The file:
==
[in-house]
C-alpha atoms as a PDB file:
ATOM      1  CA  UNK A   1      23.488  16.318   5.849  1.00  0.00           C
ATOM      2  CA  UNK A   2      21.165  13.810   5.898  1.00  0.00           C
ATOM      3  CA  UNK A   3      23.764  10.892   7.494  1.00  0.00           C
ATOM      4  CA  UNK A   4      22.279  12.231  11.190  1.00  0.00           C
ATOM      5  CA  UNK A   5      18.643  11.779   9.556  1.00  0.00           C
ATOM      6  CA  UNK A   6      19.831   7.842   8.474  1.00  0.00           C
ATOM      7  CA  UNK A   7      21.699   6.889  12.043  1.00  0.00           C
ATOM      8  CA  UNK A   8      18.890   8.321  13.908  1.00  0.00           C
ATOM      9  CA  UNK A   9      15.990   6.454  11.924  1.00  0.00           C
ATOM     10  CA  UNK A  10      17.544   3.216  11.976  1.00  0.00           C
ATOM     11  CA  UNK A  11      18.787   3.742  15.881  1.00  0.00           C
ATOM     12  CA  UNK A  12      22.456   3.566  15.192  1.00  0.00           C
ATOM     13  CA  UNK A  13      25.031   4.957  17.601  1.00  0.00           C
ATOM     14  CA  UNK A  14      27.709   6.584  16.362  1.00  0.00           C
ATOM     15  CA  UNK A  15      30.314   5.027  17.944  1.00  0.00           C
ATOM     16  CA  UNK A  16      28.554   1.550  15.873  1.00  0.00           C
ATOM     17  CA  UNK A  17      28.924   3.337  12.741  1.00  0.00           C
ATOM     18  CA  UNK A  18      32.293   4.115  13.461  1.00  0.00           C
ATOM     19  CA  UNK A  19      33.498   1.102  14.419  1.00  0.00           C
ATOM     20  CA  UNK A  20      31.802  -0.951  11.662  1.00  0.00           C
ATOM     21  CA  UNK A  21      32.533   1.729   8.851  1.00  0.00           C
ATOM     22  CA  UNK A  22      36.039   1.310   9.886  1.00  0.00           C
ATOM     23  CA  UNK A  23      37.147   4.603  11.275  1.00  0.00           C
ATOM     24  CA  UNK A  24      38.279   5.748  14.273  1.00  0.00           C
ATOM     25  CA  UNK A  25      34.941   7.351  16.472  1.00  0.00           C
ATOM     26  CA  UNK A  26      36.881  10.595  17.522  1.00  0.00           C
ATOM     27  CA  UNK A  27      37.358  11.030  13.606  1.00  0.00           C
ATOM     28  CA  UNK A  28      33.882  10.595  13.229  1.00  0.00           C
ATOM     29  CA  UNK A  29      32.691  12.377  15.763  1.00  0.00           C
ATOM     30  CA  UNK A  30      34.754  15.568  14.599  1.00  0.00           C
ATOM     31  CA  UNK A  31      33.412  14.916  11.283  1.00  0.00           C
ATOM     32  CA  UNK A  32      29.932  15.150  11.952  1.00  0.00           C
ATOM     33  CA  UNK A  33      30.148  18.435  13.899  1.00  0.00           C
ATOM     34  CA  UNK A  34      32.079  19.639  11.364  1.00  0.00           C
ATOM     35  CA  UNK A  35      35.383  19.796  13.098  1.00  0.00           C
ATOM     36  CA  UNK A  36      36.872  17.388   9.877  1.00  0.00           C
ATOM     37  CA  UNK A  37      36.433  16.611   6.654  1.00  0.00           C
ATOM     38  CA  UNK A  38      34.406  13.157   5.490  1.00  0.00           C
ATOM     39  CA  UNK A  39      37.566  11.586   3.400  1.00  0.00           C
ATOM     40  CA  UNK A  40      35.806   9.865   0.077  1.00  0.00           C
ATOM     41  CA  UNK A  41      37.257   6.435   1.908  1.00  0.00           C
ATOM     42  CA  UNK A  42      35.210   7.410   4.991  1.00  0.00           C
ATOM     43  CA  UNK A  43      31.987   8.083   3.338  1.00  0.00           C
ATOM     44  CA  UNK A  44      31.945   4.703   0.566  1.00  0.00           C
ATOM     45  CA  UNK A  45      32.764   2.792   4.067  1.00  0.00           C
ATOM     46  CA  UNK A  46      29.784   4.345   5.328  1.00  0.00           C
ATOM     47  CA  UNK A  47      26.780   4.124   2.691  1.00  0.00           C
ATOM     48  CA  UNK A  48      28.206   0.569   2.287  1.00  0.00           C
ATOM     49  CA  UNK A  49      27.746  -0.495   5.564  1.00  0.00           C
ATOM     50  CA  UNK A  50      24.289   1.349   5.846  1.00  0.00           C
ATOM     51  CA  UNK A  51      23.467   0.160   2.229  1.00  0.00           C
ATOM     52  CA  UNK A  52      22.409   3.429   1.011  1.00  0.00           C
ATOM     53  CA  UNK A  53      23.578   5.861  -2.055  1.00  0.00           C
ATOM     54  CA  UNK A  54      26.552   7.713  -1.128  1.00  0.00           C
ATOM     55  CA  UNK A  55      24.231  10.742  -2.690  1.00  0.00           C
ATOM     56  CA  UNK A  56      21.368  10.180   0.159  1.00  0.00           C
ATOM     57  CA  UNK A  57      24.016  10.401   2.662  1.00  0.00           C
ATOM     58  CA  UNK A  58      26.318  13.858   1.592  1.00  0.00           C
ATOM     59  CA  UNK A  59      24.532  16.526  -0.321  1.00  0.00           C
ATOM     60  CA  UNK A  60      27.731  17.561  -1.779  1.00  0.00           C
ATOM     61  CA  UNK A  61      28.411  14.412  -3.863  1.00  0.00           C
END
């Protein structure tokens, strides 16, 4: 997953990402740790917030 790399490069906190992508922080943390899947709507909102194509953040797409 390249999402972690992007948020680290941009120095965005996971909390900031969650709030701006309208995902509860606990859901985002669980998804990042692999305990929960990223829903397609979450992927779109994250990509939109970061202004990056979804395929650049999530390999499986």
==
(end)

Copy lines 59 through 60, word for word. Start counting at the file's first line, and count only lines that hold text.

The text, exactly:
ATOM     57  CA  UNK A  57      24.016  10.401   2.662  1.00  0.00           C
ATOM     58  CA  UNK A  58      26.318  13.858   1.592  1.00  0.00           C